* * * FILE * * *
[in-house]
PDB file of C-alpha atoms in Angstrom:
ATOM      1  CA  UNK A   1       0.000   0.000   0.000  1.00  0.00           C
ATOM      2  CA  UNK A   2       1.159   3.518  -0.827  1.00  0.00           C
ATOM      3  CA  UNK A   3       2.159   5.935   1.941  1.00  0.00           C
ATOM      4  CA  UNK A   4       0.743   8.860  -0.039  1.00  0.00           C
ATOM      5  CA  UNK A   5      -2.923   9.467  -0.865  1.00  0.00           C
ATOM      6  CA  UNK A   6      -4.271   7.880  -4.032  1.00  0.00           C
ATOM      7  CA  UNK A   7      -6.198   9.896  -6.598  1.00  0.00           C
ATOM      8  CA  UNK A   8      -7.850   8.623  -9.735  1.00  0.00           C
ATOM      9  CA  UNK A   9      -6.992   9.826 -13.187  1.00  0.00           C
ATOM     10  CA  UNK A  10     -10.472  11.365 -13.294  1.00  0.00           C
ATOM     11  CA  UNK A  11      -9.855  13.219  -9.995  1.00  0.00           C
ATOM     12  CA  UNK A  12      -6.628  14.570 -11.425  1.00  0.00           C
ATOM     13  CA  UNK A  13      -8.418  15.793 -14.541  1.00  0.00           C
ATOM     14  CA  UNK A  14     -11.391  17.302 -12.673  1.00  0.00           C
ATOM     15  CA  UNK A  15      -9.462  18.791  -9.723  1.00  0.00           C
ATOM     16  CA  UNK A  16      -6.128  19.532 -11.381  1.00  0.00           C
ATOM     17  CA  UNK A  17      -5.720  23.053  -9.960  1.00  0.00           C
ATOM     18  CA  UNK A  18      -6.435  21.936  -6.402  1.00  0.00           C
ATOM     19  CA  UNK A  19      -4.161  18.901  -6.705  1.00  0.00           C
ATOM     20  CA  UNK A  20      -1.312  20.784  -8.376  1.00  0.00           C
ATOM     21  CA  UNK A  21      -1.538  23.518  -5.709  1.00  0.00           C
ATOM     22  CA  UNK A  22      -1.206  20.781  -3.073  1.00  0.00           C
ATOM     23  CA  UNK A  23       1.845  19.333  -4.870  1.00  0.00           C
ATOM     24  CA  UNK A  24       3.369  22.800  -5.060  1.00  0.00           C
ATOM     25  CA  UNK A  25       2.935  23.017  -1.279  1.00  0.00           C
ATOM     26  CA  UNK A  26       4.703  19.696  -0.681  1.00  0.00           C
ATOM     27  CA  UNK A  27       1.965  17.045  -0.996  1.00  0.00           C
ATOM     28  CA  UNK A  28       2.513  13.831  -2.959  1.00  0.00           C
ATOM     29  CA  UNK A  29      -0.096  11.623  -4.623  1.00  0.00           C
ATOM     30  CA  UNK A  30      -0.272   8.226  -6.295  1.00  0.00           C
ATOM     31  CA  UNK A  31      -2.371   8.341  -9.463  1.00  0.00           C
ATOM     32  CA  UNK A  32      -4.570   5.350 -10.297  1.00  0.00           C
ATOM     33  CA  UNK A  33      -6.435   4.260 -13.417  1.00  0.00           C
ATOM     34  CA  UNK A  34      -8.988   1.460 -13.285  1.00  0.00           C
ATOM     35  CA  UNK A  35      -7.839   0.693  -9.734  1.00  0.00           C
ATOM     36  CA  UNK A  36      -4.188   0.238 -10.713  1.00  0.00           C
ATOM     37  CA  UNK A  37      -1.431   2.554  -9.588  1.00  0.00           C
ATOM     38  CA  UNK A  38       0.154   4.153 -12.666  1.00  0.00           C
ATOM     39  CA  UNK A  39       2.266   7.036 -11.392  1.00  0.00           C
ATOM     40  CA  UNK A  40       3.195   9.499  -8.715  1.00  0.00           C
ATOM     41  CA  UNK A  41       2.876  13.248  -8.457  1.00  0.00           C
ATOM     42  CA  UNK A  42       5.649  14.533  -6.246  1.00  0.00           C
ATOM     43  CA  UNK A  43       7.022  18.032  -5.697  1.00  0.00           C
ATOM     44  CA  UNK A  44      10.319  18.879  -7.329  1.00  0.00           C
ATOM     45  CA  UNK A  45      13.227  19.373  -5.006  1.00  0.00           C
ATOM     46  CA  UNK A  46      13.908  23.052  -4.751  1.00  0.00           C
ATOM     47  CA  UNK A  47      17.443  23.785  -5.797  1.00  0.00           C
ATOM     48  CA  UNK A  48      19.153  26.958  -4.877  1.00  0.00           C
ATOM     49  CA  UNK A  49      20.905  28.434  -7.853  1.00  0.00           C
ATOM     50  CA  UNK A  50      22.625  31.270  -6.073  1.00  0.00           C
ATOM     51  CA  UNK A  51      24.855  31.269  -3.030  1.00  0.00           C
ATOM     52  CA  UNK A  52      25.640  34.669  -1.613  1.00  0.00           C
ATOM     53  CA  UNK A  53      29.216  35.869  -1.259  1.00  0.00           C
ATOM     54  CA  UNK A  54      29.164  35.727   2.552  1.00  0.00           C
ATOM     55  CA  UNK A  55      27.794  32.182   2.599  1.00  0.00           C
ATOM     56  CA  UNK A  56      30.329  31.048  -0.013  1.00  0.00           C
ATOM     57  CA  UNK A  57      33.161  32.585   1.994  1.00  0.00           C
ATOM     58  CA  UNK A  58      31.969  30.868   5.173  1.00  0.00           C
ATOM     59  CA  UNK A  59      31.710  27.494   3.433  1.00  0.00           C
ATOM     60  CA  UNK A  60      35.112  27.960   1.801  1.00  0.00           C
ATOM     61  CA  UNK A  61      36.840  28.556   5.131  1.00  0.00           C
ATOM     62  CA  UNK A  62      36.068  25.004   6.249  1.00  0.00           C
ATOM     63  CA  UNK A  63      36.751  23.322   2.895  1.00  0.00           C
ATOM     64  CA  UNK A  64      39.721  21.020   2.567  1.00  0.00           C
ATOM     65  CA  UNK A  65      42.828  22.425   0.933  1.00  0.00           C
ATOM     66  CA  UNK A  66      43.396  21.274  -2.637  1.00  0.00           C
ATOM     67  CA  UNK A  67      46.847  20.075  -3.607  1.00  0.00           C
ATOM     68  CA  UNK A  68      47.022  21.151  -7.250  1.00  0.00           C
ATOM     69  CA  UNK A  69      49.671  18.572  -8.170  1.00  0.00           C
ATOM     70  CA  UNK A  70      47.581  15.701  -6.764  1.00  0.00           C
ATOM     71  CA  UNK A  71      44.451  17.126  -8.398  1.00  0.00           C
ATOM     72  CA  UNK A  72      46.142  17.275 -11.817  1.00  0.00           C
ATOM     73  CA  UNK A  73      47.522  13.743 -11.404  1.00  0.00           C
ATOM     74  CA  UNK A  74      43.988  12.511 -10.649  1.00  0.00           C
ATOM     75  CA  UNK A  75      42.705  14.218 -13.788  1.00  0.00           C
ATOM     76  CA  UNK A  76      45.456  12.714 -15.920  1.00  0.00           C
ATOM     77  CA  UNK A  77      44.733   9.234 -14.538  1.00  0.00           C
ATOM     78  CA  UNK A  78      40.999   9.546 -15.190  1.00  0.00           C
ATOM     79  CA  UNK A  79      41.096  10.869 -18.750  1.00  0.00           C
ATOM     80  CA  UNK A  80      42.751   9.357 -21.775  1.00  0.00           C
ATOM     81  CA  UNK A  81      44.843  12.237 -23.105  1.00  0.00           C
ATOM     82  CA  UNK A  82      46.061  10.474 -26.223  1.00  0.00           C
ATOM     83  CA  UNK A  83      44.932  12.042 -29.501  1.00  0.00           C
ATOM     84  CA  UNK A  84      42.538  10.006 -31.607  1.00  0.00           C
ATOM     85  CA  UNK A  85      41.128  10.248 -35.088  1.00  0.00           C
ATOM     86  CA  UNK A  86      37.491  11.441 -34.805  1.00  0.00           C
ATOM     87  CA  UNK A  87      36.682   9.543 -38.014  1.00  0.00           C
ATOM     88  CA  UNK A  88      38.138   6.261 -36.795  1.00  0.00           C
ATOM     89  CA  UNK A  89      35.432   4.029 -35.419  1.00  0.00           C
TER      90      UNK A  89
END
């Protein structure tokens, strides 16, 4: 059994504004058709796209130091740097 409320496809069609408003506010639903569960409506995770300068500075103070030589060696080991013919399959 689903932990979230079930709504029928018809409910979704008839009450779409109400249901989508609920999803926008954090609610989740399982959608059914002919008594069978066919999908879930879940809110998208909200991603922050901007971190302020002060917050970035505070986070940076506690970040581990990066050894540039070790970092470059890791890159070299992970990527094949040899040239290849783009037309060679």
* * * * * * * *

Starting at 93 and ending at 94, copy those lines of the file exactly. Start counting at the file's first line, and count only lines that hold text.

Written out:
END
């Protein structure tokens, strides 16, 4: 059994504004058709796209130091740097 409320496809069609408003506010639903569960409506995770300068500075103070030589060696080991013919399959 689903932990979230079930709504029928018809409910979704008839009450779409109400249901989508609920999803926008954090609610989740399982959608059914002919008594069978066919999908879930879940809110998208909200991603922050901007971190302020002060917050970035505070986070940076506690970040581990990066050894540039070790970092470059890791890159070299992970990527094949040899040239290849783009037309060679």